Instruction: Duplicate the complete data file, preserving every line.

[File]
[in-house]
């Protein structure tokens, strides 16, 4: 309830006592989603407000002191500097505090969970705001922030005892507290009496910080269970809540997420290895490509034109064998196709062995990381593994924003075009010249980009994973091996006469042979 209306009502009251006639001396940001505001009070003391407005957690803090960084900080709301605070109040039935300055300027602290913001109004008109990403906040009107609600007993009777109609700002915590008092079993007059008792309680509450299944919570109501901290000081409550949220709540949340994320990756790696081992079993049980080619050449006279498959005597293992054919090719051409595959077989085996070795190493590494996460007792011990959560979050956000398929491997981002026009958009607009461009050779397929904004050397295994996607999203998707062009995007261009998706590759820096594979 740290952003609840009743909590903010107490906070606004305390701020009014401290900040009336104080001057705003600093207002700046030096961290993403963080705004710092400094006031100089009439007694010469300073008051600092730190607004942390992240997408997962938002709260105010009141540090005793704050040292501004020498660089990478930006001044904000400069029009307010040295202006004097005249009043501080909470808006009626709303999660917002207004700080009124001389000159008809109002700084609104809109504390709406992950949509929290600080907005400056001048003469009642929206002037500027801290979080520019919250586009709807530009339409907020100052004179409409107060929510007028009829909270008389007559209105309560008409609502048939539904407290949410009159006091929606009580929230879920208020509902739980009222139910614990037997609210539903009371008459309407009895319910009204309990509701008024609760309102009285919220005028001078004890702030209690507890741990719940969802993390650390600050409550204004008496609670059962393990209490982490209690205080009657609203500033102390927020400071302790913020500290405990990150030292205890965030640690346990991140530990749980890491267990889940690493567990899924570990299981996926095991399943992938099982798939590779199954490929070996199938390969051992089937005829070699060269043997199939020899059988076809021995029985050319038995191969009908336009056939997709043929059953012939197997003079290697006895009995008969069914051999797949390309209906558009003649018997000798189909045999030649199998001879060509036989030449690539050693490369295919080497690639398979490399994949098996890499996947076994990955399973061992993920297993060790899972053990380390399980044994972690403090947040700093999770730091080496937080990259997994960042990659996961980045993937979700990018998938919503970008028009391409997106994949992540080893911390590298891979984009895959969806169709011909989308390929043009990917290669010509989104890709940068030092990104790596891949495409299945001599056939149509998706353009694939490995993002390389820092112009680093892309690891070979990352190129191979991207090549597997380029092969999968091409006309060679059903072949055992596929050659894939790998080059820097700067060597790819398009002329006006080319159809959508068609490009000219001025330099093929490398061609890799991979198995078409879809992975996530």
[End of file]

[in-house]
């Protein structure tokens, strides 16, 4: 309830006592989603407000002191500097505090969970705001922030005892507290009496910080269970809540997420290895490509034109064998196709062995990381593994924003075009010249980009994973091996006469042979 209306009502009251006639001396940001505001009070003391407005957690803090960084900080709301605070109040039935300055300027602290913001109004008109990403906040009107609600007993009777109609700002915590008092079993007059008792309680509450299944919570109501901290000081409550949220709540949340994320990756790696081992079993049980080619050449006279498959005597293992054919090719051409595959077989085996070795190493590494996460007792011990959560979050956000398929491997981002026009958009607009461009050779397929904004050397295994996607999203998707062009995007261009998706590759820096594979 740290952003609840009743909590903010107490906070606004305390701020009014401290900040009336104080001057705003600093207002700046030096961290993403963080705004710092400094006031100089009439007694010469300073008051600092730190607004942390992240997408997962938002709260105010009141540090005793704050040292501004020498660089990478930006001044904000400069029009307010040295202006004097005249009043501080909470808006009626709303999660917002207004700080009124001389000159008809109002700084609104809109504390709406992950949509929290600080907005400056001048003469009642929206002037500027801290979080520019919250586009709807530009339409907020100052004179409409107060929510007028009829909270008389007559209105309560008409609502048939539904407290949410009159006091929606009580929230879920208020509902739980009222139910614990037997609210539903009371008459309407009895319910009204309990509701008024609760309102009285919220005028001078004890702030209690507890741990719940969802993390650390600050409550204004008496609670059962393990209490982490209690205080009657609203500033102390927020400071302790913020500290405990990150030292205890965030640690346990991140530990749980890491267990889940690493567990899924570990299981996926095991399943992938099982798939590779199954490929070996199938390969051992089937005829070699060269043997199939020899059988076809021995029985050319038995191969009908336009056939997709043929059953012939197997003079290697006895009995008969069914051999797949390309209906558009003649018997000798189909045999030649199998001879060509036989030449690539050693490369295919080497690639398979490399994949098996890499996947076994990955399973061992993920297993060790899972053990380390399980044994972690403090947040700093999770730091080496937080990259997994960042990659996961980045993937979700990018998938919503970008028009391409997106994949992540080893911390590298891979984009895959969806169709011909989308390929043009990917290669010509989104890709940068030092990104790596891949495409299945001599056939149509998706353009694939490995993002390389820092112009680093892309690891070979990352190129191979991207090549597997380029092969999968091409006309060679059903072949055992596929050659894939790998080059820097700067060597790819398009002329006006080319159809959508068609490009000219001025330099093929490398061609890799991979198995078409879809992975996530």